Today, we're quite married to these temperatures (myself included), convinced that a recipe just might not turn out as it should if our oven is off. I'm guilty of having three separate thermometers inside of our oven to gauge how off it may be at any given time. The article makes the point that temperatures are so often off and it would behoove all of us to get to really know our food and be able to judge for ourselves when it seems done. For me, easier said than done. But I like the concept.
Similarly, Mark Bittman just wrote a piece for The New York Times discussing a fish dinner he recently made for himself. Bittman discusses how these days he rarely relies on recipes; instead he feels as though "cooking is like music, but easier: the basic skills are not difficult to attain, and the creativity comes not in reinventing them but in imagining new ways in which to combine them." And this imagining often comes from simply opening the refrigerator door and trusting your instincts.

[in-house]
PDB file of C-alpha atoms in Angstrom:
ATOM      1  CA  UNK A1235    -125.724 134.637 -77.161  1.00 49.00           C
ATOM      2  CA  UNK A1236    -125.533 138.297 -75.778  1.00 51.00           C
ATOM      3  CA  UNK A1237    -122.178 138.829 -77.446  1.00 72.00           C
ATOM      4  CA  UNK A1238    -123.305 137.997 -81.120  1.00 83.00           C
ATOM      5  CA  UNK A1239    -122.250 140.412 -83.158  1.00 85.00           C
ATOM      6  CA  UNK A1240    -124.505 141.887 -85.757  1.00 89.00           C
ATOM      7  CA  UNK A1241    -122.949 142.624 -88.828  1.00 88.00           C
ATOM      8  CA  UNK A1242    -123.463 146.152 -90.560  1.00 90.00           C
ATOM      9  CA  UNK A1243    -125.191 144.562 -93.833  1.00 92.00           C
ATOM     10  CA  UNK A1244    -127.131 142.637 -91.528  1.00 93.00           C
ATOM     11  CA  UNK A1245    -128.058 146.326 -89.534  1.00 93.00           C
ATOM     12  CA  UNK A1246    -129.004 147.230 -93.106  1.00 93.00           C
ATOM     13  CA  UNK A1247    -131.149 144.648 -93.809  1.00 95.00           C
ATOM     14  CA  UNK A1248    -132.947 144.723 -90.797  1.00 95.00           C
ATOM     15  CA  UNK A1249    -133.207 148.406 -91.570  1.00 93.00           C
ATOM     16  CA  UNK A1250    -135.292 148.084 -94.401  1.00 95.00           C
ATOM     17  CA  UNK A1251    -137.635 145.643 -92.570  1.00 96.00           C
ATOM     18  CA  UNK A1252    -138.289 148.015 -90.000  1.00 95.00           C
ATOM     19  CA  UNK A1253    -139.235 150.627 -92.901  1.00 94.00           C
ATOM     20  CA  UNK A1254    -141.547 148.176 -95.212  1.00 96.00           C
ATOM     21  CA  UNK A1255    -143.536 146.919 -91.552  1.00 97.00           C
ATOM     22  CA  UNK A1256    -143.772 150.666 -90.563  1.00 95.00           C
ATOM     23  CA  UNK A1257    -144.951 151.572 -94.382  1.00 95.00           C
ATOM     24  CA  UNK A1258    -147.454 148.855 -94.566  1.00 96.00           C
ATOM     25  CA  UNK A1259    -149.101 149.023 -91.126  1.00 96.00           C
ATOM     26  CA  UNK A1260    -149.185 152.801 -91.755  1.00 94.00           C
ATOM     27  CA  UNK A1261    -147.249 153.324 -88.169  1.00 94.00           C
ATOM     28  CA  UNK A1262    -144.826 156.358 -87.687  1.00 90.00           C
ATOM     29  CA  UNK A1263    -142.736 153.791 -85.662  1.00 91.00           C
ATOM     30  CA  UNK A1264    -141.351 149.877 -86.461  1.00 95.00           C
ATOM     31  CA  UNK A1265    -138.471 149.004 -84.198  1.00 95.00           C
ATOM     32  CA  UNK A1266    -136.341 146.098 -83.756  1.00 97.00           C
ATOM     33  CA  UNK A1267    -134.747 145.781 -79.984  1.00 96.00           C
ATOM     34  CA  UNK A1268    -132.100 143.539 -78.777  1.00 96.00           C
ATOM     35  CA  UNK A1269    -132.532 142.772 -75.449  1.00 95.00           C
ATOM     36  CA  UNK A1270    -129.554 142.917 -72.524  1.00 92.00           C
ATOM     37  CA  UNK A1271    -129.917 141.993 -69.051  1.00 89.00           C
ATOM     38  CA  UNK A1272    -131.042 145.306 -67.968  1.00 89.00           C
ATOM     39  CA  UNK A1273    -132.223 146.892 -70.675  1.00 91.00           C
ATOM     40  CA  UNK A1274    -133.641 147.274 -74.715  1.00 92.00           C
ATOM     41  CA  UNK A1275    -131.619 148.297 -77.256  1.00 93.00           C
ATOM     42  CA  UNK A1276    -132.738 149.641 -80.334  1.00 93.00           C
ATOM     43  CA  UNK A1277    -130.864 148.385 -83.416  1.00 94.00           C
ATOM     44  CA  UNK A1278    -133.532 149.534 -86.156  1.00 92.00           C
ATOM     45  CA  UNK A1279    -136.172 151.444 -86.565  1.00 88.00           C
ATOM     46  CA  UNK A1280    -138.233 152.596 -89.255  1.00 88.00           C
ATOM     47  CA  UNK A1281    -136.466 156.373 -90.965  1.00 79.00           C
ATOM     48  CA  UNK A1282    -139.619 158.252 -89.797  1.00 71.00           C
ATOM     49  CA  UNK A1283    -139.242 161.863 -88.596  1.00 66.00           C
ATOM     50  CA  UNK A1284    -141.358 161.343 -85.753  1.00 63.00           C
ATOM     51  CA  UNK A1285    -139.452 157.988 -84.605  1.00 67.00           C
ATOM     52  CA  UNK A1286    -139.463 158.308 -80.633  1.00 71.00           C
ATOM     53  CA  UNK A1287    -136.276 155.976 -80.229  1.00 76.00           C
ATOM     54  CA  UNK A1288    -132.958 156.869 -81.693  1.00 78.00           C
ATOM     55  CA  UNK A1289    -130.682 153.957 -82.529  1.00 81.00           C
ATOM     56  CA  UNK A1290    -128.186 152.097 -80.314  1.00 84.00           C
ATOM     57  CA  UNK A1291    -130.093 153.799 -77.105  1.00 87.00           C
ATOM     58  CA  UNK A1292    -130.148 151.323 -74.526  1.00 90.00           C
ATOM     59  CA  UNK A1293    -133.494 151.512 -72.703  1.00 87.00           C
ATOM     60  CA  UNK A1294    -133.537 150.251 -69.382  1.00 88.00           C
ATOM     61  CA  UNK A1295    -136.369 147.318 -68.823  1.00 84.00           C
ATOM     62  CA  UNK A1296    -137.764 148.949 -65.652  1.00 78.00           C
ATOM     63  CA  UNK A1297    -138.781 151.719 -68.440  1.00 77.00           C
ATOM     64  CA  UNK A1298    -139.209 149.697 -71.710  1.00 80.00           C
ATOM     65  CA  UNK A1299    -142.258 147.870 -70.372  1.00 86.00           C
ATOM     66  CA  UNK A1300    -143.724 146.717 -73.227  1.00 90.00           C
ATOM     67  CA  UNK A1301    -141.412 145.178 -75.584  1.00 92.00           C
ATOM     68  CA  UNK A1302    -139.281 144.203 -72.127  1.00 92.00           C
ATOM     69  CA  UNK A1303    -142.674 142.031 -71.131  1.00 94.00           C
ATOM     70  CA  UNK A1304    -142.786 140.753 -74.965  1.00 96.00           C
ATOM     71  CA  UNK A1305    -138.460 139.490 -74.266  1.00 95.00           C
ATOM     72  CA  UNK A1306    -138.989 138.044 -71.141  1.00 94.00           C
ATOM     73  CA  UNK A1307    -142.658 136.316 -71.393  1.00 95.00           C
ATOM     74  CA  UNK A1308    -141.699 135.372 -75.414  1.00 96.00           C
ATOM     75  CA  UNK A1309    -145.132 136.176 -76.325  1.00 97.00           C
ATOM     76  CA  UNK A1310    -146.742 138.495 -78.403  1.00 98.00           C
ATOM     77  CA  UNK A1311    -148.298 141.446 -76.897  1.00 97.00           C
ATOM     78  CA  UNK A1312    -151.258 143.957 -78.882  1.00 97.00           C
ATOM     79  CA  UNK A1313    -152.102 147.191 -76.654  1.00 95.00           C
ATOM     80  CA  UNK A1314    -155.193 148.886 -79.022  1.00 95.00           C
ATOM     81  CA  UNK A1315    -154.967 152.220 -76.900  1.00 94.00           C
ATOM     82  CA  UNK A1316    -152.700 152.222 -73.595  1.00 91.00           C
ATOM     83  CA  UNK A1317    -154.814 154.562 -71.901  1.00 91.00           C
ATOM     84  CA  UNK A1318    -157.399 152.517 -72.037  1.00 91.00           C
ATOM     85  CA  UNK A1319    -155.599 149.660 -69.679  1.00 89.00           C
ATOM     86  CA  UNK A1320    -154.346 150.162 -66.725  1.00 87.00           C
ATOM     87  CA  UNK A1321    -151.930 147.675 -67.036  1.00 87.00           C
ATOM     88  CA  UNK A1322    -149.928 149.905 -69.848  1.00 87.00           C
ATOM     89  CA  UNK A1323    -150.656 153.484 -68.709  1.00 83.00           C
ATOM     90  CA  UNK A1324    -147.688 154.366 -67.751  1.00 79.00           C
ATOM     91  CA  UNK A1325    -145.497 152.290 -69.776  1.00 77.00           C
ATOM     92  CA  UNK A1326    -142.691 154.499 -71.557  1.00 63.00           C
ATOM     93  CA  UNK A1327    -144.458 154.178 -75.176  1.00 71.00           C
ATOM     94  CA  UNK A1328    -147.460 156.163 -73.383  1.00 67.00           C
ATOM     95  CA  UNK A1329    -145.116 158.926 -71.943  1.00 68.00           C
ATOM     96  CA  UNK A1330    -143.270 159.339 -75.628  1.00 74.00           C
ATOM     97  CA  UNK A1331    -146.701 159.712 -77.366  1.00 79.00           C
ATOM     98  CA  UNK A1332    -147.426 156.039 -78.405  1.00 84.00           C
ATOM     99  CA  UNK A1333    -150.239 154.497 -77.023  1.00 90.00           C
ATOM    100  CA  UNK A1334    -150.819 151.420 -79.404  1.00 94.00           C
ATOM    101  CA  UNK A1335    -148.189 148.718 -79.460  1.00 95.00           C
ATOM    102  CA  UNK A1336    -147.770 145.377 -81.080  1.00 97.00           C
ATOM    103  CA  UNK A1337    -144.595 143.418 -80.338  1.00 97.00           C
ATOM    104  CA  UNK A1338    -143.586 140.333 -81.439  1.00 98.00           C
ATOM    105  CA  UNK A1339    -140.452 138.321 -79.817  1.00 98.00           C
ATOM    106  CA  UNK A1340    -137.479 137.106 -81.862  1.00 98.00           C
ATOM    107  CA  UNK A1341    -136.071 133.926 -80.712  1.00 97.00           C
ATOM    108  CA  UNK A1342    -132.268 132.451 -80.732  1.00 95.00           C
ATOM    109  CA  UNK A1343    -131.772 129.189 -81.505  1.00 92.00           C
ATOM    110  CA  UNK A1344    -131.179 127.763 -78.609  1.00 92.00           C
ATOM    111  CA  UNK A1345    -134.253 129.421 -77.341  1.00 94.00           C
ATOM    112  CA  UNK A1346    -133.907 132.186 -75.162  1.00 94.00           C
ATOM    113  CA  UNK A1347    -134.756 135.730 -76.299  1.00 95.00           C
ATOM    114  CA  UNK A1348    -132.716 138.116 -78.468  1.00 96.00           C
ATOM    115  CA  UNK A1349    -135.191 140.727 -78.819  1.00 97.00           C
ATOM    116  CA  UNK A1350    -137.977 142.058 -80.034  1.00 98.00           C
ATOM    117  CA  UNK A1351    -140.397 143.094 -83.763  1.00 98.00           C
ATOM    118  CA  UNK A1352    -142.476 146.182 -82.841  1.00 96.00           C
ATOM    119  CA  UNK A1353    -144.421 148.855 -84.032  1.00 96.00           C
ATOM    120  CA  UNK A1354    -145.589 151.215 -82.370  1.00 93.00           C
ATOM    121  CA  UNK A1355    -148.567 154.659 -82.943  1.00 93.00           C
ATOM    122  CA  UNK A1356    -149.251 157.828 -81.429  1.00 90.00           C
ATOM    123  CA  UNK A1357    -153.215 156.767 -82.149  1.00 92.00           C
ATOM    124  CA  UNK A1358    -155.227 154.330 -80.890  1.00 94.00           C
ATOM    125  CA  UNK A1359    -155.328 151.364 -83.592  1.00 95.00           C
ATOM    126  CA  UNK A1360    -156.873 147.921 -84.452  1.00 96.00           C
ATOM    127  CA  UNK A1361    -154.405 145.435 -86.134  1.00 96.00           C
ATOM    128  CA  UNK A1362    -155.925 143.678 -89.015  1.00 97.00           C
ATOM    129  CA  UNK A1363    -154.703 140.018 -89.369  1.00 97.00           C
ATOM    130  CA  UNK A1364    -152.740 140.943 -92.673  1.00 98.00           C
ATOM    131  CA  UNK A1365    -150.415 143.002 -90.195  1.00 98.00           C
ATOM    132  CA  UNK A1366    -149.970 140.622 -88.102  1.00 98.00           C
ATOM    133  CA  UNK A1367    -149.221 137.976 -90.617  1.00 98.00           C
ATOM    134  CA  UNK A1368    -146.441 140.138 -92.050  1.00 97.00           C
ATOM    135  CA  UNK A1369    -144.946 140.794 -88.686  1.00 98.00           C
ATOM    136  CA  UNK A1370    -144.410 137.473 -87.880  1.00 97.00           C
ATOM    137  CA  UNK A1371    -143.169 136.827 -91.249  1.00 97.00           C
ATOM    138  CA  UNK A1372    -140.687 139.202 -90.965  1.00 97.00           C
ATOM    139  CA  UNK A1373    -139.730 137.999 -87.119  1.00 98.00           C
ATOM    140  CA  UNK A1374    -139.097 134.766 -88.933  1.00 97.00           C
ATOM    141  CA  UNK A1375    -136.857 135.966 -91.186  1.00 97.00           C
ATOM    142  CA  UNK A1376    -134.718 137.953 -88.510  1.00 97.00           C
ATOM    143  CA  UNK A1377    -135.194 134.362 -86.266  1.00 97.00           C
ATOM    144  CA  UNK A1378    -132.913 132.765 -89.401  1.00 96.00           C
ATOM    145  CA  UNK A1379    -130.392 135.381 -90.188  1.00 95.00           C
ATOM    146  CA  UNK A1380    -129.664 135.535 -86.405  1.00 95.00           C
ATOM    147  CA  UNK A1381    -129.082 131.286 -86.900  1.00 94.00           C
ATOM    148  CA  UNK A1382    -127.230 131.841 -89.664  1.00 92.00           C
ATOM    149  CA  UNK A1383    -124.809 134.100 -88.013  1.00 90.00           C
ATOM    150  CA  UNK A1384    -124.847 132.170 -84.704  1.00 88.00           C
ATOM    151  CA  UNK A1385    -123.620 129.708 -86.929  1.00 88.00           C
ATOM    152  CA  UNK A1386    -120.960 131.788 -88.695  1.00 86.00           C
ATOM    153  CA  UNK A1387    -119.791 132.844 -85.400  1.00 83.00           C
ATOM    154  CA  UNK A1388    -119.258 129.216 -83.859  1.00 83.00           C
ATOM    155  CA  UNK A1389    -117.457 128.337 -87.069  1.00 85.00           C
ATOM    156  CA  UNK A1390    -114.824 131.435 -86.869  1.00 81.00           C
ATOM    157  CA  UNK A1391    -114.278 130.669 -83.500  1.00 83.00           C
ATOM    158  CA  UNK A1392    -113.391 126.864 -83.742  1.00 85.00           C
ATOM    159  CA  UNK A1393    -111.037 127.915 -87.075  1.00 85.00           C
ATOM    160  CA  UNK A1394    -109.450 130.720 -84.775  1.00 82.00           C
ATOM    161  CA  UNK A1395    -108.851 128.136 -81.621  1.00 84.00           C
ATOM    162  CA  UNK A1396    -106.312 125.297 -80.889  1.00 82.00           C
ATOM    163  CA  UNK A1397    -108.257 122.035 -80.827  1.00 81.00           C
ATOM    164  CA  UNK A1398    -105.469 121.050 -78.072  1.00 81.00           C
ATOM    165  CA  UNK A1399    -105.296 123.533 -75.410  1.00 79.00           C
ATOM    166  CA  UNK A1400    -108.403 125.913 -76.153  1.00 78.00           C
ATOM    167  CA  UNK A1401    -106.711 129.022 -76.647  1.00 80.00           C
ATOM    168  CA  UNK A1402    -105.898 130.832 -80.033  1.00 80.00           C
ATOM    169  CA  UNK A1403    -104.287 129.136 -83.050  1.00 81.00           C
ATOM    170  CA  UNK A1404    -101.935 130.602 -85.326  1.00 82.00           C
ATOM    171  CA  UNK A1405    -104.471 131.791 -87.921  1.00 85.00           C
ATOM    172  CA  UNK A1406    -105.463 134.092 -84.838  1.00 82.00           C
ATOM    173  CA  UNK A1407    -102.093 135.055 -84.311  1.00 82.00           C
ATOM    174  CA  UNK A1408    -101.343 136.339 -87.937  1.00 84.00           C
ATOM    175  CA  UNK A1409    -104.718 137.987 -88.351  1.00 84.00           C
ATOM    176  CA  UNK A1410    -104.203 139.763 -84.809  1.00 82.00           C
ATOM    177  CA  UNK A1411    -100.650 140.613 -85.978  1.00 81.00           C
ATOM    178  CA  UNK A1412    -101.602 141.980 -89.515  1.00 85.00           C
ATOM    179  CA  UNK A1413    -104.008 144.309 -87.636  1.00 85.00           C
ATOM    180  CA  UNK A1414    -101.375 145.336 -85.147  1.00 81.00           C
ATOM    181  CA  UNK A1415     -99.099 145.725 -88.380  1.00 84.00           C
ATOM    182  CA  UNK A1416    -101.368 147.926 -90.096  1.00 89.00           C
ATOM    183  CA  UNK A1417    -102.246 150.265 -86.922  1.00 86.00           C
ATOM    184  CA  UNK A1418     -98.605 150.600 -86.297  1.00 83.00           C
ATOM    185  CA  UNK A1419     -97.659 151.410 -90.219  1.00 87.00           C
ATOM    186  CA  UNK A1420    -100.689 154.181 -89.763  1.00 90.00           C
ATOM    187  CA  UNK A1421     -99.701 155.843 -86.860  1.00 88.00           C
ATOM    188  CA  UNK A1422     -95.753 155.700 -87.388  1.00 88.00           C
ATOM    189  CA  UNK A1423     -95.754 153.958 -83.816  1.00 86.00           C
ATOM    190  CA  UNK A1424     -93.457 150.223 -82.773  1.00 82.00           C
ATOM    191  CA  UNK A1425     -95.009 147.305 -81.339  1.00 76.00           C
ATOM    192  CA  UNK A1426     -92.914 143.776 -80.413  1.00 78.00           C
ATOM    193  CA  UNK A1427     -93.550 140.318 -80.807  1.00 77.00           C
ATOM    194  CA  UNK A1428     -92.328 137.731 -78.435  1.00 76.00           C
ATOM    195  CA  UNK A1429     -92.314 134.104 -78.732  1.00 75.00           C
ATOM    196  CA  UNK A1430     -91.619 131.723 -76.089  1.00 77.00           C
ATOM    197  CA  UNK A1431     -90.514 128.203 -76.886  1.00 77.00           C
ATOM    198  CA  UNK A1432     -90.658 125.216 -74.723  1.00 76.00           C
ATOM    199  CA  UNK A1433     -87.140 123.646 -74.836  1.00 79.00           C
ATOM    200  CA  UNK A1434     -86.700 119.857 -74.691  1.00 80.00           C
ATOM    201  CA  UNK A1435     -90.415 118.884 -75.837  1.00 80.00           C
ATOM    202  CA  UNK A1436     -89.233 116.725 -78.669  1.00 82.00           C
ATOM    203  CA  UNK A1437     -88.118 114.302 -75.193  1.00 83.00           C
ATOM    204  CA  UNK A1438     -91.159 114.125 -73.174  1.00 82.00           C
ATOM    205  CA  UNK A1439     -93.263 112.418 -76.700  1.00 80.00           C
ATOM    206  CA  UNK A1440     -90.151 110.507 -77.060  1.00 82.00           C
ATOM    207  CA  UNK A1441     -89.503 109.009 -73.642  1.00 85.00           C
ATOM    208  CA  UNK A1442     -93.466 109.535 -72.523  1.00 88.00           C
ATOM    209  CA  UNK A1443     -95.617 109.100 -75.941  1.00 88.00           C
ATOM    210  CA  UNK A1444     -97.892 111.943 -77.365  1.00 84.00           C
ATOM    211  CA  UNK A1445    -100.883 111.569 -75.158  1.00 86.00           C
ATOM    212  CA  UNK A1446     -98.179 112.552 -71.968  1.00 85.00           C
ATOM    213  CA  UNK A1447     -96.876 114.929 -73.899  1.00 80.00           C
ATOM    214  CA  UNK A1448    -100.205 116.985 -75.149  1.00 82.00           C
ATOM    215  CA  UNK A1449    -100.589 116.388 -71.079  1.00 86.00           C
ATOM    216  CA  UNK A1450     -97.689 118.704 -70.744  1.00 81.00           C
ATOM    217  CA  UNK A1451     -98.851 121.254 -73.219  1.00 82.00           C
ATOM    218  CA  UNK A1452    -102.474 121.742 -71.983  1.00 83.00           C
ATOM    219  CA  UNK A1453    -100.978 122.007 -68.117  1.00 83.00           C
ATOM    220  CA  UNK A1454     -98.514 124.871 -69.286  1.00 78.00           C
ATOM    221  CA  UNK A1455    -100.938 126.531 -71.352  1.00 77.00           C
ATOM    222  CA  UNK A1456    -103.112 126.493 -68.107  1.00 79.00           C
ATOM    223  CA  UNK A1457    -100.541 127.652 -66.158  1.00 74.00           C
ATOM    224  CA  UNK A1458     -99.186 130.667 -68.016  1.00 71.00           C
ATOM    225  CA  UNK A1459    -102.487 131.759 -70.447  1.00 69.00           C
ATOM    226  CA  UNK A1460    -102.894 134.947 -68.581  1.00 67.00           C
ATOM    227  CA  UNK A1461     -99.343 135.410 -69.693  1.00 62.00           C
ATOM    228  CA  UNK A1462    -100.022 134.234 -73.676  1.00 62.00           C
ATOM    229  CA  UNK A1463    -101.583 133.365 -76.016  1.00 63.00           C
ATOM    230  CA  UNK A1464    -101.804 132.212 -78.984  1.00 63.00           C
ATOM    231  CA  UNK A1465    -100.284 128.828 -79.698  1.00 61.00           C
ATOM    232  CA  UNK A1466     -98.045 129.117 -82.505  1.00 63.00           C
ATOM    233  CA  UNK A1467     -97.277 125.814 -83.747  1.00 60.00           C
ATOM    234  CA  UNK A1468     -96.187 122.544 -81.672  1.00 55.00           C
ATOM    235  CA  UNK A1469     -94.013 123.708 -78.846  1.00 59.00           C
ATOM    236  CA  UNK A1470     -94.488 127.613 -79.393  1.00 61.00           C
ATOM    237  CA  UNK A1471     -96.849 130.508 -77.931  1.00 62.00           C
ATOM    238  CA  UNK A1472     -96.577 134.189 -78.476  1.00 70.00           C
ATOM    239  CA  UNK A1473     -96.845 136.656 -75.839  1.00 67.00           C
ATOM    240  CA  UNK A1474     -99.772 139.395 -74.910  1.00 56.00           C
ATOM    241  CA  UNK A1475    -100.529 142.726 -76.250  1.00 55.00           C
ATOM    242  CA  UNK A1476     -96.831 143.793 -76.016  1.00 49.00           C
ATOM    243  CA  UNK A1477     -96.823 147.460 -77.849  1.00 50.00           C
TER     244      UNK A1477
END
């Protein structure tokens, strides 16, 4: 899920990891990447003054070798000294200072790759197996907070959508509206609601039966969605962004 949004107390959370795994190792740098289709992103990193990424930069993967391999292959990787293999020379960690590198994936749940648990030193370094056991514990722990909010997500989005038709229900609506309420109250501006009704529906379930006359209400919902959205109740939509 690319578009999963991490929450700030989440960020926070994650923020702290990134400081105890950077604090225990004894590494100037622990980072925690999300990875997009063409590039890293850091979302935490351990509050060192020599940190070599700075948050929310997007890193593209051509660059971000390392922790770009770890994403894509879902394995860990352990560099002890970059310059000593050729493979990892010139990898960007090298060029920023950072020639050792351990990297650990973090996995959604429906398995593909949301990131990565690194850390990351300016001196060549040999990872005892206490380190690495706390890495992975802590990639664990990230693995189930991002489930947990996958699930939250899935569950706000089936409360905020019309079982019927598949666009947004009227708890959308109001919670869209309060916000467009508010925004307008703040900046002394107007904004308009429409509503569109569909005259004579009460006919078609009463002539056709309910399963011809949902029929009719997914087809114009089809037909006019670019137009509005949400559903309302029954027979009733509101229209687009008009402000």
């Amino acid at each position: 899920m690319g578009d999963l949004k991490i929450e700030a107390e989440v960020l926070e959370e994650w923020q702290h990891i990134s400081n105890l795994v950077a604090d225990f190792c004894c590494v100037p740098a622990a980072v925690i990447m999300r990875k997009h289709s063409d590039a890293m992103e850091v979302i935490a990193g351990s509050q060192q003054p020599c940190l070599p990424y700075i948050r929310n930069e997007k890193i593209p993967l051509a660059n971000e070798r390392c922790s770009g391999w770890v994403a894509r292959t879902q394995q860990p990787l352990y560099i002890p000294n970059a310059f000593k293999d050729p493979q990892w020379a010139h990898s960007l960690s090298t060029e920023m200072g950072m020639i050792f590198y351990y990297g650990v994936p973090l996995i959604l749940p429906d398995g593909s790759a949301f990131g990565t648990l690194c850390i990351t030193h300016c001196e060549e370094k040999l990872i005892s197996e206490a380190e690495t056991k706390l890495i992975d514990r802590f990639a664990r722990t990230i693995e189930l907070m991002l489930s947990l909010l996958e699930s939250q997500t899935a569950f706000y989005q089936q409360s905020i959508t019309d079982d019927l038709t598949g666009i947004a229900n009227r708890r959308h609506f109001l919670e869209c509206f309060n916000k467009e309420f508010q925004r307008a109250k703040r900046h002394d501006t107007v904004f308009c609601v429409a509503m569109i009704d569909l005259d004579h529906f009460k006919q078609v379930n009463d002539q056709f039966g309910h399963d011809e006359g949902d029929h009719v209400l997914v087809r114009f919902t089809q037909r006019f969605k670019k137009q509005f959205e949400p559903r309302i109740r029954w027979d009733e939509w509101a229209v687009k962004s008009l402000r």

I think these two pieces are especially relevant as we sit here in August, many of us with hot kitchens and no desire to turn on the oven in the first place, and with a ton of wonderful produce at the ready: this is the time to let your instincts, cravings, and inspiration take hold.This is the time to put away the recipes, rely on your senses, and trust that you know much more about your food than you think you do.
Any tips or stories of August kitchen freedom to share?
(Image: Flickr member land_camera_land_camera licensed under Creative Commons)